Just Get the Degree: Concocting a Remedy for the Reverse-Transfer Dilemma

Through the "Credit When It's Due" initiative, USA Funds, the Kresge, Helios, Lumina, and Gates foundations announced grants to organizations in 12 states last year to ensure that transferring students have at least an associate's degree as they work toward a bachelor's degree at a four-year school. The grants ranged between $434,000 and $610,000. (See Kresge Foundation: Grants for Higher Education).

According to Lumina, in states like Ohio, as many as three-quarters of students at two-year community colleges transfer to four-year universities before earning their associate's degree. Should these students fail to complete the four-year degree programs into which they transfer, they leave academia with no postsecondary credential at all. This initiative addresses the problem at the state level, tailoring its methodology and approach to suit the individuals situations of each. (See Lumina Foundation: Grants for Higher Education).

The plan makes a lot of sense in the context of the participating foundations' long-term goals. Lumina exists almost solely to ensure that 60% of people in the US have some form of postsecondary degree by 2025; the Gates Foundation has a program with a similar agenda. (See Gates Foundation: Grants for Higher Education).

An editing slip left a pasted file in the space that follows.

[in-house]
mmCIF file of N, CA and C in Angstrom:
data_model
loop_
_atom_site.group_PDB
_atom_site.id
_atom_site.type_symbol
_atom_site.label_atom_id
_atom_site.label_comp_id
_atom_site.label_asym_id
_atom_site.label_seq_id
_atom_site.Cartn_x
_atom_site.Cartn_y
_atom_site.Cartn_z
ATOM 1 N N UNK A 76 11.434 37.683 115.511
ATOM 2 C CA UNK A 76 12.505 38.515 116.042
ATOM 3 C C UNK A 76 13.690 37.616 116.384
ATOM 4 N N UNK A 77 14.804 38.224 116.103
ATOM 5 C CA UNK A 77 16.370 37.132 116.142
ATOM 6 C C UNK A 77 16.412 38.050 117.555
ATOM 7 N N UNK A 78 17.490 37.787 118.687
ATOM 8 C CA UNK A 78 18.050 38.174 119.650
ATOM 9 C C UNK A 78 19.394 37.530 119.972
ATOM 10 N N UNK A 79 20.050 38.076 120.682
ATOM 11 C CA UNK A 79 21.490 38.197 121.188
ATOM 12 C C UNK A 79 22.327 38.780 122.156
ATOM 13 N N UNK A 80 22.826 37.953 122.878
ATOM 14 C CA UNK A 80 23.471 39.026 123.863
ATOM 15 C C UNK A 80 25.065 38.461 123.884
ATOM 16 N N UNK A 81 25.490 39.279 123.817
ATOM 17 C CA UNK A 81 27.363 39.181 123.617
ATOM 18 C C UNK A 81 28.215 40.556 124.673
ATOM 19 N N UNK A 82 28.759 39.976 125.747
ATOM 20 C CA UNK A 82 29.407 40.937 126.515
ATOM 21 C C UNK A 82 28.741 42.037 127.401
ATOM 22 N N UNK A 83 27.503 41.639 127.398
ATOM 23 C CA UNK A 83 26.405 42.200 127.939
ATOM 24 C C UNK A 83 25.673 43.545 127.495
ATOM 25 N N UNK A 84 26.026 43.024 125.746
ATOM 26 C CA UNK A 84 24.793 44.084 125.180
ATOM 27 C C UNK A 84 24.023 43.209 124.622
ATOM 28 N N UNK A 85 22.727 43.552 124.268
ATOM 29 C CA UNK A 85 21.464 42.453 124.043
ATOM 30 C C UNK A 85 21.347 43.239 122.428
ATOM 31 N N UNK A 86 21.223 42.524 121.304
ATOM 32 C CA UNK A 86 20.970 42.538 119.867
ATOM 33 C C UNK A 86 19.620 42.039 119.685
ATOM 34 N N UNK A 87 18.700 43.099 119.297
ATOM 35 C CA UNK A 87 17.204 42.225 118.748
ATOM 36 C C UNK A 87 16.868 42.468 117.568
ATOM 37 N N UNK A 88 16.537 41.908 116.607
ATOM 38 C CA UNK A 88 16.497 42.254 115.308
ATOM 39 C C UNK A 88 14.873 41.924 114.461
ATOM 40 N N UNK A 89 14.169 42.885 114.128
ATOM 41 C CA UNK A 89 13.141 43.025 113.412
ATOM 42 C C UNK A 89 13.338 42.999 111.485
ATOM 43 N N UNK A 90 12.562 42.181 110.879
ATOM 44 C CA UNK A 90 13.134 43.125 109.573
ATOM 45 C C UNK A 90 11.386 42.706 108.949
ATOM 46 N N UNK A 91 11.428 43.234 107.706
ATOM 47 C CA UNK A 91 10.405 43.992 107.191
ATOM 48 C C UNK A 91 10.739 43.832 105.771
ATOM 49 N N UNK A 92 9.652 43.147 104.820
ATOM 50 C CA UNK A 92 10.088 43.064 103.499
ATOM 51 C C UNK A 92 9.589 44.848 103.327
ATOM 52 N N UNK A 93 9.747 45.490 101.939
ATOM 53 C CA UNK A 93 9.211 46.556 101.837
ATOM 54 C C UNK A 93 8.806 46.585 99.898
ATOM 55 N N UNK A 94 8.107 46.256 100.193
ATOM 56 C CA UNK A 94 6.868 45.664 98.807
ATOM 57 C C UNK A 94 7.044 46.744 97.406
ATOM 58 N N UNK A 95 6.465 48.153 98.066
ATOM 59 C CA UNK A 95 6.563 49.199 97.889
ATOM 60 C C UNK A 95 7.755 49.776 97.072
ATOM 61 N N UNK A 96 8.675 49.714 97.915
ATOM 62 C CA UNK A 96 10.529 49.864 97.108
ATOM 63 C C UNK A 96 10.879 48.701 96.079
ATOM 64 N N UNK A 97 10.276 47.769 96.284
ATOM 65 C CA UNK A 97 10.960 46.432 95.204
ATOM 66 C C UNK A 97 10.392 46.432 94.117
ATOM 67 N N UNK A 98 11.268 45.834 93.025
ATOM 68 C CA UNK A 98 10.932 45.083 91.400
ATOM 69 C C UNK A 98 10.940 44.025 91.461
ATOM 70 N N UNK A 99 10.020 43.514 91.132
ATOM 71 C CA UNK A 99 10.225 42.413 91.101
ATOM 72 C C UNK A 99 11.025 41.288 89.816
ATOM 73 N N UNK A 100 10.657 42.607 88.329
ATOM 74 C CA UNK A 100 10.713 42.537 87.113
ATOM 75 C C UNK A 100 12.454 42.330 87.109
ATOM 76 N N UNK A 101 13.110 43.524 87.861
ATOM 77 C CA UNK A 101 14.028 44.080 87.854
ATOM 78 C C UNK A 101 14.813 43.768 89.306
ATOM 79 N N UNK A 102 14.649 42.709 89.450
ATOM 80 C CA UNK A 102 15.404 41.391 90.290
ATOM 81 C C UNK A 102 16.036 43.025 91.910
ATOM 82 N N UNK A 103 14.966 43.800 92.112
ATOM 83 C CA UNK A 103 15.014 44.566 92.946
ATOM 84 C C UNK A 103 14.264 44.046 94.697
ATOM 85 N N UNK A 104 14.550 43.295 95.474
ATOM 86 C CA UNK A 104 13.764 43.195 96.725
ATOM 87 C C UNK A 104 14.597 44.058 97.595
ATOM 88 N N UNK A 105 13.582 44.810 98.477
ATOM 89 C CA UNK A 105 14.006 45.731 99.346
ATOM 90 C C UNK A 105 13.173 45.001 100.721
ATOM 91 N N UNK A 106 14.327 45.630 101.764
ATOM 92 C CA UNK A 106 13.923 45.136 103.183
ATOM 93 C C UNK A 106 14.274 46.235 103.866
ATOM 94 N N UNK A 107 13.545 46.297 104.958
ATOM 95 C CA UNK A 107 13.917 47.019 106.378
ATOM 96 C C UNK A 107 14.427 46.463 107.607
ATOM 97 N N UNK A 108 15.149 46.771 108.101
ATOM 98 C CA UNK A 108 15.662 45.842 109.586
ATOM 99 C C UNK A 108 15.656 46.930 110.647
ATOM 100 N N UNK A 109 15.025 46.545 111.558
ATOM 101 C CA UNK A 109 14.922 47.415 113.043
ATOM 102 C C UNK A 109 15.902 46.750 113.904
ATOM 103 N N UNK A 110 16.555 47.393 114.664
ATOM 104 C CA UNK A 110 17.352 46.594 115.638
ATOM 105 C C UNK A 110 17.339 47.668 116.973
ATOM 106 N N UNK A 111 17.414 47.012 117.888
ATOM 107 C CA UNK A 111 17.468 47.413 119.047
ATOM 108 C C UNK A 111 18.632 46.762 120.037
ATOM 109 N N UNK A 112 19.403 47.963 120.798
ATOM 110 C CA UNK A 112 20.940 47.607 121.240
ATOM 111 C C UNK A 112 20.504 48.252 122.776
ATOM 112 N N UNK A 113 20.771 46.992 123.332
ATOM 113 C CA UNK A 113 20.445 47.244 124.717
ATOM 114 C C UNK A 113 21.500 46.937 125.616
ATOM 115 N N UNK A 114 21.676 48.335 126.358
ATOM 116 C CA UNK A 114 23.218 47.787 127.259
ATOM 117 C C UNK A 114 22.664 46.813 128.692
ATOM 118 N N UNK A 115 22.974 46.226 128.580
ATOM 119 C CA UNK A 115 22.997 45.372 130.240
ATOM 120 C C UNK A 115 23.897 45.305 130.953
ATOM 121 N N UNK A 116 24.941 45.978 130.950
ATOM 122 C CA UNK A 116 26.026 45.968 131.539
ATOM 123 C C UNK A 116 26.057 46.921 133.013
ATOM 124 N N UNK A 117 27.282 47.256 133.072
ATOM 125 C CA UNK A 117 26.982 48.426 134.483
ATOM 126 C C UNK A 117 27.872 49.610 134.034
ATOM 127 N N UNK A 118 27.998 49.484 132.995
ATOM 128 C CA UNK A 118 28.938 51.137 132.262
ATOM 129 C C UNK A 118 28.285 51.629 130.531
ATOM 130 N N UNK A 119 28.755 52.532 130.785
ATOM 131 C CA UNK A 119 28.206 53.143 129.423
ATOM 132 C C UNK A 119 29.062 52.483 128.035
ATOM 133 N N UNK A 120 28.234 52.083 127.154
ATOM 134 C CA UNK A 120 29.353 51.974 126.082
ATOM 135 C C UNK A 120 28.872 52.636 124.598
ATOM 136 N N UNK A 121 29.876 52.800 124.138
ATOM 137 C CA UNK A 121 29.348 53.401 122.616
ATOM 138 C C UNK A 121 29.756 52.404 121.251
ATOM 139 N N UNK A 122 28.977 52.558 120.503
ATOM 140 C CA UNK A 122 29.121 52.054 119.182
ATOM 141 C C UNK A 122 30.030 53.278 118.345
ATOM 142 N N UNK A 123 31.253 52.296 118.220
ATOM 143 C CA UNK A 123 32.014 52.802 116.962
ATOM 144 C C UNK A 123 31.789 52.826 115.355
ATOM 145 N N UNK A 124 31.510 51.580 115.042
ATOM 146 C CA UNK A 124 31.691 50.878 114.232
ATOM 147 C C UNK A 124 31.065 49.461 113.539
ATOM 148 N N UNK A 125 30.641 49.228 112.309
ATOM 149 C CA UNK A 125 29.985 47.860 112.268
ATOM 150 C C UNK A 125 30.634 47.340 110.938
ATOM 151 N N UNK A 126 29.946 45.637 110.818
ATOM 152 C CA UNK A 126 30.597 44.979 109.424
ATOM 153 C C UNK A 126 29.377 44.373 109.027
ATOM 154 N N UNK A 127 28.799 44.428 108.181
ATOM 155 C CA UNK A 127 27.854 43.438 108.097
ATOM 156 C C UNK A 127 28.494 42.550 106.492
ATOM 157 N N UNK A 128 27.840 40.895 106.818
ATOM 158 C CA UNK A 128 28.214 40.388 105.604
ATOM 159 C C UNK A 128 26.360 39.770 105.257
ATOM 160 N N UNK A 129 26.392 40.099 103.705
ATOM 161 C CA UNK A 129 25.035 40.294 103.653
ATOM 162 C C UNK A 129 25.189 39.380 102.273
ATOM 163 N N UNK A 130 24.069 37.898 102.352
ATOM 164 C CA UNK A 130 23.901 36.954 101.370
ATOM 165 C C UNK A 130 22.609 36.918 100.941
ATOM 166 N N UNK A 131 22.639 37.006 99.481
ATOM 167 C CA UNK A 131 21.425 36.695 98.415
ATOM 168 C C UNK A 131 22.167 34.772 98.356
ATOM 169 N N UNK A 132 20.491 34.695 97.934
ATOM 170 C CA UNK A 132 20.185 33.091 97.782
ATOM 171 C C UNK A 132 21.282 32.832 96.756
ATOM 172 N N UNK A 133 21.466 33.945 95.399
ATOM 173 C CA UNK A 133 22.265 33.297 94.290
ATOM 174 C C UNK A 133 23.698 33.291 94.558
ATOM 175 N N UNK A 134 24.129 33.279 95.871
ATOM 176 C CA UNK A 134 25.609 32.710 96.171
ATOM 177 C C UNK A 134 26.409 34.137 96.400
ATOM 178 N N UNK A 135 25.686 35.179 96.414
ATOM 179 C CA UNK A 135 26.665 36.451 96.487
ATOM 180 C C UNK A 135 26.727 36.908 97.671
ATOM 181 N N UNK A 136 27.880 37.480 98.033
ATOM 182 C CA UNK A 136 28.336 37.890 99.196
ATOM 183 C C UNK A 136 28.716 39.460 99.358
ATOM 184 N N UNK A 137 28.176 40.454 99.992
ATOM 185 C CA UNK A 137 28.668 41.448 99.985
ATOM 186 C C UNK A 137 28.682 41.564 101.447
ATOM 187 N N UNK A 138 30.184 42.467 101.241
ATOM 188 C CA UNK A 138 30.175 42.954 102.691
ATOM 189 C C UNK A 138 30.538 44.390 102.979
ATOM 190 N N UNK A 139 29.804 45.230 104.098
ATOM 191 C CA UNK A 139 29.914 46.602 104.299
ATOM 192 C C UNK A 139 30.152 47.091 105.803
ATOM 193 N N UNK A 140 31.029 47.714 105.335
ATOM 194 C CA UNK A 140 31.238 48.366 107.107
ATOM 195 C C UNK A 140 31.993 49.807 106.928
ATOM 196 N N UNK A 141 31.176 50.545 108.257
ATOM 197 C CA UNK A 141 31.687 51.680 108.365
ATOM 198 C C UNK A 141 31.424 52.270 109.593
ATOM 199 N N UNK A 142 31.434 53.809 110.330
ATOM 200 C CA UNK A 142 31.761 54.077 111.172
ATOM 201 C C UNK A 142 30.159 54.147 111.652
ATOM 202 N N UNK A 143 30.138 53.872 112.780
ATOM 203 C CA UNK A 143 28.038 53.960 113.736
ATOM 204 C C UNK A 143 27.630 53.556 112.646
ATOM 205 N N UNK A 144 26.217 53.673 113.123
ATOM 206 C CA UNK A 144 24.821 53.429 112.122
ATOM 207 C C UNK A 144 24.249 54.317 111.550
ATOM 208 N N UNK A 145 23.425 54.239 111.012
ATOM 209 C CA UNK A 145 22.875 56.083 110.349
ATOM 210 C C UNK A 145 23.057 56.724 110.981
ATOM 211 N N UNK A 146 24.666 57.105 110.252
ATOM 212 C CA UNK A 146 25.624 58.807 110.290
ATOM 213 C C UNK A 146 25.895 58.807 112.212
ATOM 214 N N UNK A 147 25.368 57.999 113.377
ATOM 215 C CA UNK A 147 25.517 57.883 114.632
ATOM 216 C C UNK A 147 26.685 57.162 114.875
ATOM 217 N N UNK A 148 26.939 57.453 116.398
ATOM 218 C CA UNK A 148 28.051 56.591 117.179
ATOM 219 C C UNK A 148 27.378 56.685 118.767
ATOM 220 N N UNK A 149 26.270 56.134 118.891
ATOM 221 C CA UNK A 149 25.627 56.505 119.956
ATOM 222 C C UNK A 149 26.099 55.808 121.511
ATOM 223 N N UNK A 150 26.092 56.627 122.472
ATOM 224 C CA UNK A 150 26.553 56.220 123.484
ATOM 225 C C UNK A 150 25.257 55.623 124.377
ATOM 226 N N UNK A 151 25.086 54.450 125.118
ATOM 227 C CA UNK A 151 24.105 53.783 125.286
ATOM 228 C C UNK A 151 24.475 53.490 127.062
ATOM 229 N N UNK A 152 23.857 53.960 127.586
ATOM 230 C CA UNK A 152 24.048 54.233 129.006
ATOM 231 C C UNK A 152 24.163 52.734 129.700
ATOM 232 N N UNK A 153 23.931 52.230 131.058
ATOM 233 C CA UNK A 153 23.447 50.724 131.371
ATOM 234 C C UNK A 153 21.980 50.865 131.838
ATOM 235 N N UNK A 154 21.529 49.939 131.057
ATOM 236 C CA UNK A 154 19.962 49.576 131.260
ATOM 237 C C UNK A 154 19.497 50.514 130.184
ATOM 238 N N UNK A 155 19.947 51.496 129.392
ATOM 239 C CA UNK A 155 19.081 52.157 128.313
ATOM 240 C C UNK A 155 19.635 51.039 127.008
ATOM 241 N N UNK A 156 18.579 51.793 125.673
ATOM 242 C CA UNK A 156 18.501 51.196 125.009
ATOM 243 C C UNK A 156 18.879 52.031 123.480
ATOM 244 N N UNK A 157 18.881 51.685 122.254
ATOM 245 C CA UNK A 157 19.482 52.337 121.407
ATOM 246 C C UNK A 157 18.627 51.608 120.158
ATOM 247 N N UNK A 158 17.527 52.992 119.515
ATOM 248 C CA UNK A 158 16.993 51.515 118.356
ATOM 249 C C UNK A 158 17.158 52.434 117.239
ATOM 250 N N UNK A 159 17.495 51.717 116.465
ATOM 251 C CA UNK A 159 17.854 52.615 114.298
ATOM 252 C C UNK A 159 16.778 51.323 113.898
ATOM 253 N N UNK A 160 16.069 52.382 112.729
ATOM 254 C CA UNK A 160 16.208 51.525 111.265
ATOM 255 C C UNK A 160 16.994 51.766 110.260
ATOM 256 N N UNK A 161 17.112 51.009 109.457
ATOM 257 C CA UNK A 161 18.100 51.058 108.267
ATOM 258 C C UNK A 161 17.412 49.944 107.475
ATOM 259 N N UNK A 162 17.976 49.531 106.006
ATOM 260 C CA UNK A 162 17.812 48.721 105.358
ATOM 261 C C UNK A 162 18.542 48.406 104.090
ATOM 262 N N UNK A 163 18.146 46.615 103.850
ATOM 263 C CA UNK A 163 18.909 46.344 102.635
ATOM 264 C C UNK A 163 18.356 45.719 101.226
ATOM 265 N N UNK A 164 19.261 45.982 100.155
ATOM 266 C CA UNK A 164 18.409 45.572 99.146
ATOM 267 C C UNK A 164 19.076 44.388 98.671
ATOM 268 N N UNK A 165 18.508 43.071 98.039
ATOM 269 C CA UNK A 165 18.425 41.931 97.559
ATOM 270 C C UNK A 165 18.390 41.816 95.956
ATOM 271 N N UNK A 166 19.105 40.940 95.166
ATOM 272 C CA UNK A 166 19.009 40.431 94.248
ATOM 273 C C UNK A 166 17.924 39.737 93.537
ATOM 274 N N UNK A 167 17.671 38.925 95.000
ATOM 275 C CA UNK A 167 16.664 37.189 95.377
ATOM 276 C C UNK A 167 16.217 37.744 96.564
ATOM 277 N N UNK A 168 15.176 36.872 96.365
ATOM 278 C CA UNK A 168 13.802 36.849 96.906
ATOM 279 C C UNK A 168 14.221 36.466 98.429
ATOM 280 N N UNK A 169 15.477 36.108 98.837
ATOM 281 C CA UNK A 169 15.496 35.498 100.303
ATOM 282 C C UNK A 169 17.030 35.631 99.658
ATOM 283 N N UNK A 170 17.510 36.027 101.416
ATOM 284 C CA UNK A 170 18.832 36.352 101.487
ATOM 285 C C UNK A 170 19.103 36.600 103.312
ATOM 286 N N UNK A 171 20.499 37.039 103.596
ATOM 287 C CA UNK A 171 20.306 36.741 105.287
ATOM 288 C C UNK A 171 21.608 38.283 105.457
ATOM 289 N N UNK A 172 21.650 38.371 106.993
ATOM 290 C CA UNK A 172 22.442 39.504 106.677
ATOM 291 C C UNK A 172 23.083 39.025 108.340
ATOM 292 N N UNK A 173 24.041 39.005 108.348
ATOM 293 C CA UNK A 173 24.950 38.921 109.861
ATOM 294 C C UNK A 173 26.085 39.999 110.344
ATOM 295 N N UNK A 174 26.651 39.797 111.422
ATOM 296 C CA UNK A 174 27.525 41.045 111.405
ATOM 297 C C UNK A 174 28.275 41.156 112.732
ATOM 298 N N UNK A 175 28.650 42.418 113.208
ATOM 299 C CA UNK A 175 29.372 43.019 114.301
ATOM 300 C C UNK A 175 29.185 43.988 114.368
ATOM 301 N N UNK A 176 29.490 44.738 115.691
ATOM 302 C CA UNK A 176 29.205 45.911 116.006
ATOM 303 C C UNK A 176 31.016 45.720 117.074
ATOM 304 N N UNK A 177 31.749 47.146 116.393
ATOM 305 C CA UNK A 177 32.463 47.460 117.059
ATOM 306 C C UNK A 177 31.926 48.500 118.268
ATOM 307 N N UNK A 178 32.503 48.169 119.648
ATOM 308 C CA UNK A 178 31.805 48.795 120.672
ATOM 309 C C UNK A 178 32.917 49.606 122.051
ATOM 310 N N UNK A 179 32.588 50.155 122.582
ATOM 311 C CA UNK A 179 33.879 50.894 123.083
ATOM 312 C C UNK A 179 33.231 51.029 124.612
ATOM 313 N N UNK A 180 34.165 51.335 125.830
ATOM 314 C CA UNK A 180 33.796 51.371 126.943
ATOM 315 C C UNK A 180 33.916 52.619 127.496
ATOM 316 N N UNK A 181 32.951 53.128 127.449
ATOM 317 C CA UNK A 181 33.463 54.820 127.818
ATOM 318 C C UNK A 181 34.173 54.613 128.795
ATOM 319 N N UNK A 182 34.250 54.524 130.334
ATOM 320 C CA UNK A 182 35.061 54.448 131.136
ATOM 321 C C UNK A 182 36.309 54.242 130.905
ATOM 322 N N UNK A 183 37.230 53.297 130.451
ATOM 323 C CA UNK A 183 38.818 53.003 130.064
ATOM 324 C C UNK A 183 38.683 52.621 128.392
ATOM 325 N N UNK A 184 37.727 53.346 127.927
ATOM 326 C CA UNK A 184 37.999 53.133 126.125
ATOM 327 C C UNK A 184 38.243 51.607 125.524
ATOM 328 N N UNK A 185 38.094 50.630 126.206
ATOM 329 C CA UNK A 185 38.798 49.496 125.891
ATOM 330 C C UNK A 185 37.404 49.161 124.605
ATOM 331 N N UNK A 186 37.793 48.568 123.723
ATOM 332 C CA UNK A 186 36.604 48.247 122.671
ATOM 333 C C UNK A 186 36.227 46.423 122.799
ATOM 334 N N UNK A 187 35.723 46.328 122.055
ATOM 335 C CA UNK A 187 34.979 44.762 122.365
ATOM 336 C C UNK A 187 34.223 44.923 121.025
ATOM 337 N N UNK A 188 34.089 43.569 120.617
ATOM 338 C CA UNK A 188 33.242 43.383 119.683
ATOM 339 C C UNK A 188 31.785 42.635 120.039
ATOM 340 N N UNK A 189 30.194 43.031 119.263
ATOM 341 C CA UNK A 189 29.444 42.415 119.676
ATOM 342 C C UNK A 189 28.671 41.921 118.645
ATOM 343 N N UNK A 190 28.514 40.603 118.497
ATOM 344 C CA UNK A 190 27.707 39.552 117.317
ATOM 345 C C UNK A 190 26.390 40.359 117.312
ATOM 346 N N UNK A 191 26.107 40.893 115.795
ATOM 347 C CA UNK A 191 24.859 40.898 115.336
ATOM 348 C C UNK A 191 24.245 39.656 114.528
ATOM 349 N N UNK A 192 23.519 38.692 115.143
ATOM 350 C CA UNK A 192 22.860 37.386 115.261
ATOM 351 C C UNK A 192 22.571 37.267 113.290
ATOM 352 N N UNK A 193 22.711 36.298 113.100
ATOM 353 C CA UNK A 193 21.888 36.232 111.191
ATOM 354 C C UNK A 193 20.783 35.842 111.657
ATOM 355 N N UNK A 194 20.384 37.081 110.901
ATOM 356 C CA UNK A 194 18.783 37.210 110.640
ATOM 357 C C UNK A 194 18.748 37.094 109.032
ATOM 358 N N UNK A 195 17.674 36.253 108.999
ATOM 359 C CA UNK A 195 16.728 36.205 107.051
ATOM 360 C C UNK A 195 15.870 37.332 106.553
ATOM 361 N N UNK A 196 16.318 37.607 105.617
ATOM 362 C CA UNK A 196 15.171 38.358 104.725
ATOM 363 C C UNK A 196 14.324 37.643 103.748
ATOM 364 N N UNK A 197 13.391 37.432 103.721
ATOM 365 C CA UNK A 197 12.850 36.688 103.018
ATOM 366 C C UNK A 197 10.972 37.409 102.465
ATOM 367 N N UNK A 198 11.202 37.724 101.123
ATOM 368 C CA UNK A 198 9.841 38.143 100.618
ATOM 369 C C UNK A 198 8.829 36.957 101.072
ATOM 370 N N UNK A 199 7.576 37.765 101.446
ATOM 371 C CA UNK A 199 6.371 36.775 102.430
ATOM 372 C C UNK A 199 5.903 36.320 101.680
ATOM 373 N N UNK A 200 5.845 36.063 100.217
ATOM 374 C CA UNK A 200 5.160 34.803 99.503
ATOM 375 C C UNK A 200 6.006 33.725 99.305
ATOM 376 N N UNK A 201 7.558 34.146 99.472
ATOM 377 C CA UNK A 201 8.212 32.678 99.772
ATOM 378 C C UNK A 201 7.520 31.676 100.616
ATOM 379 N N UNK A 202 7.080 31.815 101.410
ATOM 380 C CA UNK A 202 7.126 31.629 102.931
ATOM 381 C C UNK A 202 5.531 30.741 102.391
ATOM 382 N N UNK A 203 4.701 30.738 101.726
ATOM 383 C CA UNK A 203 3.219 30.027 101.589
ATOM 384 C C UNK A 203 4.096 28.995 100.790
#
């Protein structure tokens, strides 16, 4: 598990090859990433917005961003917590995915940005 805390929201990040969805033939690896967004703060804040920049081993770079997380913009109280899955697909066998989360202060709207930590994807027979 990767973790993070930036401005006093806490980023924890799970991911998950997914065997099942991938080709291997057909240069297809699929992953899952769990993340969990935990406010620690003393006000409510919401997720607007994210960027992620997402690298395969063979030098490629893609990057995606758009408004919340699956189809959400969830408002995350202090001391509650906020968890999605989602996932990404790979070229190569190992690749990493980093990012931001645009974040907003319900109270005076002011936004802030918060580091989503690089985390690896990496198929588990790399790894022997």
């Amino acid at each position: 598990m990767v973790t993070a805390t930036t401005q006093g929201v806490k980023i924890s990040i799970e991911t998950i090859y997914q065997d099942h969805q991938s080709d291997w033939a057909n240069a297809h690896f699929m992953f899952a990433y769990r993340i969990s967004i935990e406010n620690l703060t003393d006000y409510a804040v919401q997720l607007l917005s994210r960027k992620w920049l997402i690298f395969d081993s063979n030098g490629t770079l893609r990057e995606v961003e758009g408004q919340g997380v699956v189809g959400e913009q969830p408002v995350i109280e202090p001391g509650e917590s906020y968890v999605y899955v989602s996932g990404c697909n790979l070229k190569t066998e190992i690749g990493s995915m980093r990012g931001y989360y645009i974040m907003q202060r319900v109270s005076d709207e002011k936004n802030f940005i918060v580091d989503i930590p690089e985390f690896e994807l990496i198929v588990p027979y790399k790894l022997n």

Although it isn't the ideal scenario, entering the job market with at least an associate's degree versus no postsecondary credentials at all can mean a significant difference in pay grade. The National Center for Education Statistics (NCES) places the median annual income of young adults entering the market in 2010 with a high school degree but no college at around $29,900. For those entering the market with an associate’s degree that same year, the figure jumps to $37,000.

One of the things that makes Credit Where It's Due a smart little piece of policy karate is that it focuses aid on the campus demographics that need it most. Sara Goldrick-Rab published a 2009 study that correlates this type of so-called "reverse transfer" with low-income students, those at a risk of dropping out, and those who grew up in less-educated households.